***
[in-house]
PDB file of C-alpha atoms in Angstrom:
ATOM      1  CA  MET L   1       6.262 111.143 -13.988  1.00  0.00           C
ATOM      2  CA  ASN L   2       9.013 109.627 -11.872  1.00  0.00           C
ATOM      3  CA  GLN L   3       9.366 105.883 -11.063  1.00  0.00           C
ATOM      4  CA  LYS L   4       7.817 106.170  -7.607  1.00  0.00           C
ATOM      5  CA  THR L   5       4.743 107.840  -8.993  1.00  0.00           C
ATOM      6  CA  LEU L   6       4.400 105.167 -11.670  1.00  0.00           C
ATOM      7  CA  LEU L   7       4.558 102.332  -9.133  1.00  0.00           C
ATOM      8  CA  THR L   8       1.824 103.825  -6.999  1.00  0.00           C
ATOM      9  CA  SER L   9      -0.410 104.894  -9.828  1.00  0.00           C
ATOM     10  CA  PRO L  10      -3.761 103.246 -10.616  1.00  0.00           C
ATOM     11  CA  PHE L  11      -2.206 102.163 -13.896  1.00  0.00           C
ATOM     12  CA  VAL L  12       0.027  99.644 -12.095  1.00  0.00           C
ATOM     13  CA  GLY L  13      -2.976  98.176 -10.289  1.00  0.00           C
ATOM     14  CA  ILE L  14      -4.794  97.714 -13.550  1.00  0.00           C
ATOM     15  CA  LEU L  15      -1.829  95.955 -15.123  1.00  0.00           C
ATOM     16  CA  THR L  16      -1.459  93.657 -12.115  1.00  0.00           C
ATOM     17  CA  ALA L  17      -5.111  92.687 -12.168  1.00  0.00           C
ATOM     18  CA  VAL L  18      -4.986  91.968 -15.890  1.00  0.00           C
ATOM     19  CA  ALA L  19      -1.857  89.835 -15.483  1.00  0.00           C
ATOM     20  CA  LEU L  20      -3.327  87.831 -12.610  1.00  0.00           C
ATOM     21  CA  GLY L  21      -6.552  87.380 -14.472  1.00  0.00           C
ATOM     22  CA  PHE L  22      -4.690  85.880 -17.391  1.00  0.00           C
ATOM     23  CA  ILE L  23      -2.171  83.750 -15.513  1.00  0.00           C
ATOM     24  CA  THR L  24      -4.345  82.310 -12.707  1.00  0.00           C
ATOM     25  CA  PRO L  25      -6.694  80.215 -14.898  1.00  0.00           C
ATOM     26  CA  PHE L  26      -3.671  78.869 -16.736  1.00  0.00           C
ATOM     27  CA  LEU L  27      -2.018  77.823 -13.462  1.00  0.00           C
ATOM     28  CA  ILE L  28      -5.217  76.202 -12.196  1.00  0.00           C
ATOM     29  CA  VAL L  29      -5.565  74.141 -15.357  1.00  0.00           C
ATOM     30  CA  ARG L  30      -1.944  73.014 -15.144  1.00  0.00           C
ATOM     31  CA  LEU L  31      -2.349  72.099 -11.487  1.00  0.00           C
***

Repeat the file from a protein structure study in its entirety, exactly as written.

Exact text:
[in-house]
PDB file of C-alpha atoms in Angstrom:
ATOM      1  CA  MET L   1       6.262 111.143 -13.988  1.00  0.00           C
ATOM      2  CA  ASN L   2       9.013 109.627 -11.872  1.00  0.00           C
ATOM      3  CA  GLN L   3       9.366 105.883 -11.063  1.00  0.00           C
ATOM      4  CA  LYS L   4       7.817 106.170  -7.607  1.00  0.00           C
ATOM      5  CA  THR L   5       4.743 107.840  -8.993  1.00  0.00           C
ATOM      6  CA  LEU L   6       4.400 105.167 -11.670  1.00  0.00           C
ATOM      7  CA  LEU L   7       4.558 102.332  -9.133  1.00  0.00           C
ATOM      8  CA  THR L   8       1.824 103.825  -6.999  1.00  0.00           C
ATOM      9  CA  SER L   9      -0.410 104.894  -9.828  1.00  0.00           C
ATOM     10  CA  PRO L  10      -3.761 103.246 -10.616  1.00  0.00           C
ATOM     11  CA  PHE L  11      -2.206 102.163 -13.896  1.00  0.00           C
ATOM     12  CA  VAL L  12       0.027  99.644 -12.095  1.00  0.00           C
ATOM     13  CA  GLY L  13      -2.976  98.176 -10.289  1.00  0.00           C
ATOM     14  CA  ILE L  14      -4.794  97.714 -13.550  1.00  0.00           C
ATOM     15  CA  LEU L  15      -1.829  95.955 -15.123  1.00  0.00           C
ATOM     16  CA  THR L  16      -1.459  93.657 -12.115  1.00  0.00           C
ATOM     17  CA  ALA L  17      -5.111  92.687 -12.168  1.00  0.00           C
ATOM     18  CA  VAL L  18      -4.986  91.968 -15.890  1.00  0.00           C
ATOM     19  CA  ALA L  19      -1.857  89.835 -15.483  1.00  0.00           C
ATOM     20  CA  LEU L  20      -3.327  87.831 -12.610  1.00  0.00           C
ATOM     21  CA  GLY L  21      -6.552  87.380 -14.472  1.00  0.00           C
ATOM     22  CA  PHE L  22      -4.690  85.880 -17.391  1.00  0.00           C
ATOM     23  CA  ILE L  23      -2.171  83.750 -15.513  1.00  0.00           C
ATOM     24  CA  THR L  24      -4.345  82.310 -12.707  1.00  0.00           C
ATOM     25  CA  PRO L  25      -6.694  80.215 -14.898  1.00  0.00           C
ATOM     26  CA  PHE L  26      -3.671  78.869 -16.736  1.00  0.00           C
ATOM     27  CA  LEU L  27      -2.018  77.823 -13.462  1.00  0.00           C
ATOM     28  CA  ILE L  28      -5.217  76.202 -12.196  1.00  0.00           C
ATOM     29  CA  VAL L  29      -5.565  74.141 -15.357  1.00  0.00           C
ATOM     30  CA  ARG L  30      -1.944  73.014 -15.144  1.00  0.00           C
ATOM     31  CA  LEU L  31      -2.349  72.099 -11.487  1.00  0.00           C